Here are some questions our pastor posed for reflection in bringing Galatians to bear on our multi-ethnic church context followed by my responses:
What does it look like to have the gospel 'de-mote' our cultural customs in our minds and hearts and in our multiethnic/multicultural community? While the gospel does not demote the cultural customs of one’s people group, it does guard against those customs being enforced on others. As Richard Twiss reminds us, we must guard against thinking of our cultural forms as the only way in which the gospel can be expressed. By realizing that the Bible does not endorse or condemn a given culture as such, we can move forward with greater freedom while remaining confident that God is faithful to contextualize the good news in our cultural context without the good news being enslaved to that context.
What does this gospel centered community look like? What are its mannerisms? In place of cultural egocentrism, we need to celebrate cultural humility and inquisitiveness. In this context, humility entails not promoting our distinctive cultural forms as absolute and others as relative. In this domain, inquisitiveness entails seeking to discern how God makes contact with us in and through our own cultural forms as well as seeking to learn of how God works in other cultural contexts in raising up faithful witnesses to the good news of Jesus Christ in various cultural forms.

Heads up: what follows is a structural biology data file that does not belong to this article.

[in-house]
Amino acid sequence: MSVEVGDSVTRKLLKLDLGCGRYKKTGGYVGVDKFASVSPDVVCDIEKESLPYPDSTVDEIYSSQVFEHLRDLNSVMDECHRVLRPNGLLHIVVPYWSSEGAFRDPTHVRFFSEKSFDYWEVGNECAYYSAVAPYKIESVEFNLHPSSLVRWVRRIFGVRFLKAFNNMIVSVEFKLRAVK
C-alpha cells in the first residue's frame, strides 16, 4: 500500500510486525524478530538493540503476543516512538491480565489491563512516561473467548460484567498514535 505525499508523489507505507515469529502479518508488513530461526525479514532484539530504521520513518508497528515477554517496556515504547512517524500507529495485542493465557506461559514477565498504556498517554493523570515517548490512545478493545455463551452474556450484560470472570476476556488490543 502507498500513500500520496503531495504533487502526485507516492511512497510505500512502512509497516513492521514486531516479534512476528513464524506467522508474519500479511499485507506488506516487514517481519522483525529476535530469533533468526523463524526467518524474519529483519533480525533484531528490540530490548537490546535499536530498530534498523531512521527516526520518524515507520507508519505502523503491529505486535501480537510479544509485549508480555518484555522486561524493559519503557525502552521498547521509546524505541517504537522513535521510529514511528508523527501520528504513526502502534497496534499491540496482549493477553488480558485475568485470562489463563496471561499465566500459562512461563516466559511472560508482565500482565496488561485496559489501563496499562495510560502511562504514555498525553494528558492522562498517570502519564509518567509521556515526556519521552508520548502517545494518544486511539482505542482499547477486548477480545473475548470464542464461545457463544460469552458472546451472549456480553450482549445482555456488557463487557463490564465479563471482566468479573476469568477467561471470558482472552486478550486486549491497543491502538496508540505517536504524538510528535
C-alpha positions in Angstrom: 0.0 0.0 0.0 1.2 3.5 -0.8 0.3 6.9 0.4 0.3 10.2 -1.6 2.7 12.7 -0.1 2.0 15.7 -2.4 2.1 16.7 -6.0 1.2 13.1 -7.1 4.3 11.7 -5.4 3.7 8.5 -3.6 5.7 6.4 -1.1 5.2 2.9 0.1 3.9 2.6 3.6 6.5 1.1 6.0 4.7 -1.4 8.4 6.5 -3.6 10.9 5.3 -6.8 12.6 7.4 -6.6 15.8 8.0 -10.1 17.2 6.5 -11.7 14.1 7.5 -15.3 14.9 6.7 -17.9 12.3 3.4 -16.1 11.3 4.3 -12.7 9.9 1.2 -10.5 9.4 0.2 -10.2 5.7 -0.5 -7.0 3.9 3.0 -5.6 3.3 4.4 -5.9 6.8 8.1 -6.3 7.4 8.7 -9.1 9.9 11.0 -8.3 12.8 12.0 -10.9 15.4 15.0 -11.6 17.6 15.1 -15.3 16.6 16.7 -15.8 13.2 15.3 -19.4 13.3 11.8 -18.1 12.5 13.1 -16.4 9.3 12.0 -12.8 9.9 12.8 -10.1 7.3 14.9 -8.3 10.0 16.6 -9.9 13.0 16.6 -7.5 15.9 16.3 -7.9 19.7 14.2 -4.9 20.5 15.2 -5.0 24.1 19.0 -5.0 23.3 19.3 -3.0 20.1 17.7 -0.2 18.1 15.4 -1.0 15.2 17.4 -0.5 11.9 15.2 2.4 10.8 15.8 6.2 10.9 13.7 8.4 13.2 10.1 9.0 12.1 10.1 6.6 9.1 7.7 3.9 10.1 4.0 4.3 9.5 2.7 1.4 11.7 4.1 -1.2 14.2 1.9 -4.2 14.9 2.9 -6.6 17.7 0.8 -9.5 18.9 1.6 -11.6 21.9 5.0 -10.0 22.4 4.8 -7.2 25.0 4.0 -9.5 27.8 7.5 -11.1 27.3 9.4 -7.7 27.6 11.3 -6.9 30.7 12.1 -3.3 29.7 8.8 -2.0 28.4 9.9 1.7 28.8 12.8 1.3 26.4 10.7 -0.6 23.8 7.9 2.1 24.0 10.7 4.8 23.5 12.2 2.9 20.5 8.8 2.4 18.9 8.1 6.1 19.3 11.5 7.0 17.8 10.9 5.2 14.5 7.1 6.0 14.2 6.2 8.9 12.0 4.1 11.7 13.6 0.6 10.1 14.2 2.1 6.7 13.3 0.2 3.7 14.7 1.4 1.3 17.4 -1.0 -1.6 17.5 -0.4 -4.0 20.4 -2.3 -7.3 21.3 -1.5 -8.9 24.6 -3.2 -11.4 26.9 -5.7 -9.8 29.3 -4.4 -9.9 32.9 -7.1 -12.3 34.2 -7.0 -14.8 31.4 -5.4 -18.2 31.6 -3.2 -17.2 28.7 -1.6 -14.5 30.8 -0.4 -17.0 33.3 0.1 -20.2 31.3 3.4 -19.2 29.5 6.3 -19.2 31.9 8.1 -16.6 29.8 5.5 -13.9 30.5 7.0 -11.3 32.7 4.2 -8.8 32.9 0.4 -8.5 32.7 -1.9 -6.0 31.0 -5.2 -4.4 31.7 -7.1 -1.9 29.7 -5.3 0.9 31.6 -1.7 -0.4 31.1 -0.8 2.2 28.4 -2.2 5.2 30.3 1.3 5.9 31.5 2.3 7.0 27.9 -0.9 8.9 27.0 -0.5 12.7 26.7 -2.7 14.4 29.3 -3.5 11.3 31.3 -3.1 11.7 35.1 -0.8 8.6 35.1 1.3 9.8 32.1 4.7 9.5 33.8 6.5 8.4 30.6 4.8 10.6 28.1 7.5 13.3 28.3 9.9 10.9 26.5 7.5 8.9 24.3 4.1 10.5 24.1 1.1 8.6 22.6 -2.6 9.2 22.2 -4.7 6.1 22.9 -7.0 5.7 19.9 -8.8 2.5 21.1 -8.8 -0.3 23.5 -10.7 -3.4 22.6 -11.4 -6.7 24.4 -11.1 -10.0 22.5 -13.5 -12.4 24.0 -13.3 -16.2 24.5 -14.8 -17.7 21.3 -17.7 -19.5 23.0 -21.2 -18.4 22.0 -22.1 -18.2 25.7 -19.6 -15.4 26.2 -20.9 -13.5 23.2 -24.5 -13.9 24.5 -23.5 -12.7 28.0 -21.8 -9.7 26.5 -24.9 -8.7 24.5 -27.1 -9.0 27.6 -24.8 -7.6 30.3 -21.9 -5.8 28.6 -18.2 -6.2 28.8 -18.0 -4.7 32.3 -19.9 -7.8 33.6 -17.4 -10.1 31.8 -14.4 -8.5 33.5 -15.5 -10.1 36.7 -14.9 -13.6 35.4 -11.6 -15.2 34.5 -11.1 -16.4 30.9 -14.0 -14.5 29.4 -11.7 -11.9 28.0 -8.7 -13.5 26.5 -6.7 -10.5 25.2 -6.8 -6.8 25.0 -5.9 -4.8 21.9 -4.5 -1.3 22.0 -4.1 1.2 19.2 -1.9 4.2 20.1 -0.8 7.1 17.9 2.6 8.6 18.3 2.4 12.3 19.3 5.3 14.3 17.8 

How do we get there? Getting there requires that we learn to “talk story” with one another of diverse cultural contexts in a given local church and beyond. Of course, this will entail that we move beyond homogeneous church models that focus exclusively on one ethnic group of people to the exclusion of others. We need to learn to celebrate one another’s cultures in a given locale while always shining the light of Scripture on each of our cultural heritages to make sure that there is no clear violation of Scripture, in keeping with the intent of the quotation above from Richard Twiss. Of course, this is often easier said than done. “Talking story,”referred to above, a Hawaiian cultural expression, requires vulnerability and transparency, which requires time and energy and good listening skills, as we share with one another how it is we see the good news of Jesus Christ taking root in our distinctive cultural contexts in unique and particular ways. As with First Nations talking circles, which make space for everyone to share as equals, space must be cultivated for everyone’s voice to be heard as we seek to bring Scripture to bear on our respective cultural heritages in service to the community of faith. Only then will we move beyond monolithic to multiethnic expressions as the one body of Christ.
This piece is cross-posted at Patheos and The Institute for the Theology of Culture: New Wine, New Wineskins. Comments made here are not monitored. To join the conversation, please comment on this post at Patheos.
Dr. Paul Louis Metzger is the Founder and Director of The Institute for the Theology of Culture: New Wine, New Wineskins and Professor at Multnomah Biblical Seminary/Multnomah University. He is the author of numerous works, including Connecting Christ: How to Discuss Jesus in a World of Diverse Paths and Consuming Jesus: Beyond Race and Class Divisions in a Consumer Church. These volumes and his others can be found wherever fine books are sold.